We all know what happened next: in barely two years, Cortés conquered the Aztecs and gained possession of vast amounts of gold as well as silver. And a decade later, further south in Peru, Francisco Pizarro similarly vanquished the Incas. Considerations of ethics and morality aside, these two conquests rank as among the most astounding military victories in world history.

Okay, so now we can skip ahead, from the early 16th century to the early 21st. History never repeats itself, as Mark Twain is said to have said, but it does rhyme—that is, it echoes with eerie familiarity.

And here’s the rhyme: today, the tech titans are the new digital conquistadors. To be sure, the techsters aren’t killing anyone, and yet just as surely, in their non-violent way, they have stormed and overwhelmed the status quo. For instance, Facebook’s founding motto, “Move fast and break things,” is the sort of language that Cortés and Pizarro would have understood. And even now, Facebook’s official address is One Hacker Way.

Of course, conquistadors tend to get rich. The Spanish conquistadors certainly did—or they died trying. And the “angel investor” in that conquering effort, the Spanish crown, reaped far greater rewards, as treasure-laden galleons sailed home from New Spain. The historian Prescott lyricized about the wealth from a single silver mine at Potosí high in the Andes “whose silver fountains…were soon to pour such streams of wealth over Europe.” It’s been estimated that Potosí has since yielded 60,000 tons of silver.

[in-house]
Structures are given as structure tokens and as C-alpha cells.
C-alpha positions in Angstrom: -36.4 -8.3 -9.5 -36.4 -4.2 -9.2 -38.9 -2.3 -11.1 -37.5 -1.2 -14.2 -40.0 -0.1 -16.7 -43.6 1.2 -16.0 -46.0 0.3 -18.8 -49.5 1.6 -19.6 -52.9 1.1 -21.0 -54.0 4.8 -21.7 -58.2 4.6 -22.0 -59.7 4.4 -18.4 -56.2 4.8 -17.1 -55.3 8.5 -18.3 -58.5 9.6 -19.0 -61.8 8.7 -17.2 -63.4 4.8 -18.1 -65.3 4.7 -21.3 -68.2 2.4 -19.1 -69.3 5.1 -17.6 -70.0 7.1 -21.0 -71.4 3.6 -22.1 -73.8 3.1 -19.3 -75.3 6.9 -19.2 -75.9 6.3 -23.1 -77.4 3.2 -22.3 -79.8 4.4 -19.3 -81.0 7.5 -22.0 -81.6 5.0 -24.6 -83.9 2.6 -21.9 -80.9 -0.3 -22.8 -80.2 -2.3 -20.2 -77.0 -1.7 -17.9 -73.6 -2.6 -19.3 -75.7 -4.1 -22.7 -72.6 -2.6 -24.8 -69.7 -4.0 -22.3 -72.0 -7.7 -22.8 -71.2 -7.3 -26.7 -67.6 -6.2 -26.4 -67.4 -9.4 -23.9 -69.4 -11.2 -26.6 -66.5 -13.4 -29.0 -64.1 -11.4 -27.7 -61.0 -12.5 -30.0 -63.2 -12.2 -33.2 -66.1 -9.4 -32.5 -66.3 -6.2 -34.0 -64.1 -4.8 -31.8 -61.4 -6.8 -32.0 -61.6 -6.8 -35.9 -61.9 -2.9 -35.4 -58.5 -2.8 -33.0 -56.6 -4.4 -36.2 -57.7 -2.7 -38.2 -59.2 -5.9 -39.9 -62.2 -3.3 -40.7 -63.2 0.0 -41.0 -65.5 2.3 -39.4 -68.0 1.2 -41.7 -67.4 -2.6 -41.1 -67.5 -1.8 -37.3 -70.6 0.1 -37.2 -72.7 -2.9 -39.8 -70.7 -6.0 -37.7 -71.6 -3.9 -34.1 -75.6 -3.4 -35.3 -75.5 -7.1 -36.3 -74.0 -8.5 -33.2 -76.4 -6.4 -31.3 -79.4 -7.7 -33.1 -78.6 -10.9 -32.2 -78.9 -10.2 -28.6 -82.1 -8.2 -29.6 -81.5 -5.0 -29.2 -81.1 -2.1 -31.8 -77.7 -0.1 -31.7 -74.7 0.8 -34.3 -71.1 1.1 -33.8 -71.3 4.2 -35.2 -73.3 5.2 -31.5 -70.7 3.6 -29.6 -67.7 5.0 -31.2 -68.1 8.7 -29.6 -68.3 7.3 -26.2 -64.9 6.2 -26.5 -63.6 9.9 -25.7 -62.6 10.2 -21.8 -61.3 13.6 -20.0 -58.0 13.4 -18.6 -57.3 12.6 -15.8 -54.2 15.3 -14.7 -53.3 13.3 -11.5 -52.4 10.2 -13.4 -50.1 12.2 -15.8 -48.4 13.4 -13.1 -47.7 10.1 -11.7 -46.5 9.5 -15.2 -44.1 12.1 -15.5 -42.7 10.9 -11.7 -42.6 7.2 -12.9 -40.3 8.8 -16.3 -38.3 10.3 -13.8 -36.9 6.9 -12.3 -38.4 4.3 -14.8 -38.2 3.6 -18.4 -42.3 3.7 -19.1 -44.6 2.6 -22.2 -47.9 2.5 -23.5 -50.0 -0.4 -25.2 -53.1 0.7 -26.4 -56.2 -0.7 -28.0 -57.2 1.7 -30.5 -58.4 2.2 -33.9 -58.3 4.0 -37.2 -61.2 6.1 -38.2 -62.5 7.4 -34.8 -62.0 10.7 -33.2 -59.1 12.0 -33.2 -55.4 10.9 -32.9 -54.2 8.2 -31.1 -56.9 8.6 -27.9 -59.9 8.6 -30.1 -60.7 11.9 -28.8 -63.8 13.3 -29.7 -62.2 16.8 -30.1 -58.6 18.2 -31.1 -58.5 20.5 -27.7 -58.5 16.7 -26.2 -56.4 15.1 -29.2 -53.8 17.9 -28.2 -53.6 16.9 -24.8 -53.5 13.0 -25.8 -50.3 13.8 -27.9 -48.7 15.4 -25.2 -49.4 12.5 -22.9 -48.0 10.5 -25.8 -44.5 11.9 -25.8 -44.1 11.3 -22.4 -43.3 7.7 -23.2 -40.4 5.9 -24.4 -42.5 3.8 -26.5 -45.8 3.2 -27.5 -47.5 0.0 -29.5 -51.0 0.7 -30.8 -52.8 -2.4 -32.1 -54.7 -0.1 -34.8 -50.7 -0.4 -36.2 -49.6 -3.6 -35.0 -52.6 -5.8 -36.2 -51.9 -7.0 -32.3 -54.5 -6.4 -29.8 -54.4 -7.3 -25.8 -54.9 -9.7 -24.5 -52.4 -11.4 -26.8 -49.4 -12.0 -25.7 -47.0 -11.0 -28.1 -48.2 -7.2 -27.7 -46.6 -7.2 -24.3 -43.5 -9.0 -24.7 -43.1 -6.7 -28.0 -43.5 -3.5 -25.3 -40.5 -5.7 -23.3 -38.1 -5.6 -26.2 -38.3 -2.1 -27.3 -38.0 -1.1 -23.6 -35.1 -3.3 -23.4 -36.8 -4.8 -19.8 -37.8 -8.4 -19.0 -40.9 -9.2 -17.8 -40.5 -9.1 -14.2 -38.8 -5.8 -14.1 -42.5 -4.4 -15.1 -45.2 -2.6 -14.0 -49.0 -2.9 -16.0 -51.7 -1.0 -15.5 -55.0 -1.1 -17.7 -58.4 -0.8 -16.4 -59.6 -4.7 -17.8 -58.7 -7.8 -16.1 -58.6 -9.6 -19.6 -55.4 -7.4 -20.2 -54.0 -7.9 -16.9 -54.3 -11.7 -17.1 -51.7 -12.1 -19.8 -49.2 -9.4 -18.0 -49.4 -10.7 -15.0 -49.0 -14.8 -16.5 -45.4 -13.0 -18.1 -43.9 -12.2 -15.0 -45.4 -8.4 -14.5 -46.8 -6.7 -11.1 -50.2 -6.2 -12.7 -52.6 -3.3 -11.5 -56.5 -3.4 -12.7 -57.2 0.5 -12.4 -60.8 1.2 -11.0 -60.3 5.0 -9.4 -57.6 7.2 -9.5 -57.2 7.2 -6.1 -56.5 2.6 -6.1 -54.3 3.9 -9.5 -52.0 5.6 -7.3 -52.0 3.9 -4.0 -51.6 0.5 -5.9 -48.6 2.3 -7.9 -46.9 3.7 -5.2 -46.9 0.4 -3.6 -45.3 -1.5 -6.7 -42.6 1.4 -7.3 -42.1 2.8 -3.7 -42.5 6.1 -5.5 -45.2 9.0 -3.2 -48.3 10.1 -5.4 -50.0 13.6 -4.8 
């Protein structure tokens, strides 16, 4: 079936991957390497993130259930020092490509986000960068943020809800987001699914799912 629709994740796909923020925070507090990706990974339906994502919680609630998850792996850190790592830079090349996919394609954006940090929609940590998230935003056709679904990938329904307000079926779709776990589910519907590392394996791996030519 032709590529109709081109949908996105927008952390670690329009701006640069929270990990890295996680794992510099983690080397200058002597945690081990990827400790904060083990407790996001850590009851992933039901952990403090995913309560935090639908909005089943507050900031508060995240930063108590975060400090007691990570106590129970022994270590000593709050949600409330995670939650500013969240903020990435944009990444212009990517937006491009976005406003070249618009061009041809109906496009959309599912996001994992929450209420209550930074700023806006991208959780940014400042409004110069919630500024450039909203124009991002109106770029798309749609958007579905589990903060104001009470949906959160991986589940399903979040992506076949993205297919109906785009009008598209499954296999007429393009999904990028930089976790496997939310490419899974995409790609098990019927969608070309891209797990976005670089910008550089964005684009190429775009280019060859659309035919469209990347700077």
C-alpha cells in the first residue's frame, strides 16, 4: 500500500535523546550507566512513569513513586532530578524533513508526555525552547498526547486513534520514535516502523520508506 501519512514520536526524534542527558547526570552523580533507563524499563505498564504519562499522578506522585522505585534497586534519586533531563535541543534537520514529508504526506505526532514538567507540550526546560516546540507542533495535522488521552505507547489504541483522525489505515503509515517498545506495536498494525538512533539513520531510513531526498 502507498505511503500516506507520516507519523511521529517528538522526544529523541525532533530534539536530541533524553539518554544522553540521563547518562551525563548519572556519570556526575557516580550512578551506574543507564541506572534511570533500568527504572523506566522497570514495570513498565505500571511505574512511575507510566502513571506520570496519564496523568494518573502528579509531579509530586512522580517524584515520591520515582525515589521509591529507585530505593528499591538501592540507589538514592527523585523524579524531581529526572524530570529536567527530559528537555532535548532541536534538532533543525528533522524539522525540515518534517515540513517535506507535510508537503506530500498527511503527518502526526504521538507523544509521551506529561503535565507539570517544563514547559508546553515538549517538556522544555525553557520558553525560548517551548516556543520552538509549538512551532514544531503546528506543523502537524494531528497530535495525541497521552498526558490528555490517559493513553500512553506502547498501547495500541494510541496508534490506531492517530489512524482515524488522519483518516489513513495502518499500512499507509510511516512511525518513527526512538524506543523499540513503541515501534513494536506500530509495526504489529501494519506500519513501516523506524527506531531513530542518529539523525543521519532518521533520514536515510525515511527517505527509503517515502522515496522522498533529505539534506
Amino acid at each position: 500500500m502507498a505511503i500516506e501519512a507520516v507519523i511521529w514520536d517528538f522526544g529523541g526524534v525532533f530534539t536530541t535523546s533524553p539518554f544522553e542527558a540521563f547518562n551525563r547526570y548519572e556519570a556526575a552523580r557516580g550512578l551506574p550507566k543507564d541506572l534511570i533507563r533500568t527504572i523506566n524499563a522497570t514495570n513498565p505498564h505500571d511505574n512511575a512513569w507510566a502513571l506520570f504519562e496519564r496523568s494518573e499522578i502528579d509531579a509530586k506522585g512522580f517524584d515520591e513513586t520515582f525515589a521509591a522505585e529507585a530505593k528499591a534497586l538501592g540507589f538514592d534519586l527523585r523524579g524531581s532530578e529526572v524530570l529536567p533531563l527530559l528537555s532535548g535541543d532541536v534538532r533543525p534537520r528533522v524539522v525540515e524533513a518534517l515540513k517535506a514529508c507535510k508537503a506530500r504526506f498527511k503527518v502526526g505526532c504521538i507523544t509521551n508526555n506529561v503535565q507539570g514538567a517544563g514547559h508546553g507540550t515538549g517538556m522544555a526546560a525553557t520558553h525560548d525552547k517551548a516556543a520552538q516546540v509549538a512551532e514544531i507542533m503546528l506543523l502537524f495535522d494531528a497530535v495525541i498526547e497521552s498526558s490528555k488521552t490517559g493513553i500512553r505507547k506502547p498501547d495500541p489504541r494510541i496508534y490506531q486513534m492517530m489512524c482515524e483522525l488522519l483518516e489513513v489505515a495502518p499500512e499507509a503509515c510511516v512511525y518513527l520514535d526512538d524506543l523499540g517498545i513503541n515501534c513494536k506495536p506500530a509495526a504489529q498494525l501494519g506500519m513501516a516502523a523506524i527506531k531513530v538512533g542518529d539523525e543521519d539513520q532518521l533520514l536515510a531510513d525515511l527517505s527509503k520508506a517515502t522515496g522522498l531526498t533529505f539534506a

For their part, the digital conquistadors have also done well, too: six of the 10 richest Americans today are tech moguls, their fortunes all up from nothing within a few decades.

Then there’s the transformation—some would say devastation—that has been wrought by all this conquering. The chaotic history of Latin America since Cortés and Pizarro speaks for itself, even if the greatest damage was inadvertent. The Spanish brought with them smallpox and measles, to which the indigenous population had no resistance; up to 90 percent died. (In revenge, the New World gave syphilis to the Old World.)

As we return to the present, we can stipulate, once again, that losing one’s money, or even way of life, is not as bad as losing one’s actual life—or being consigned forever to brutal serfdom. Still, a lot of Americans, including whole industries, have lost a great deal in the last two decades.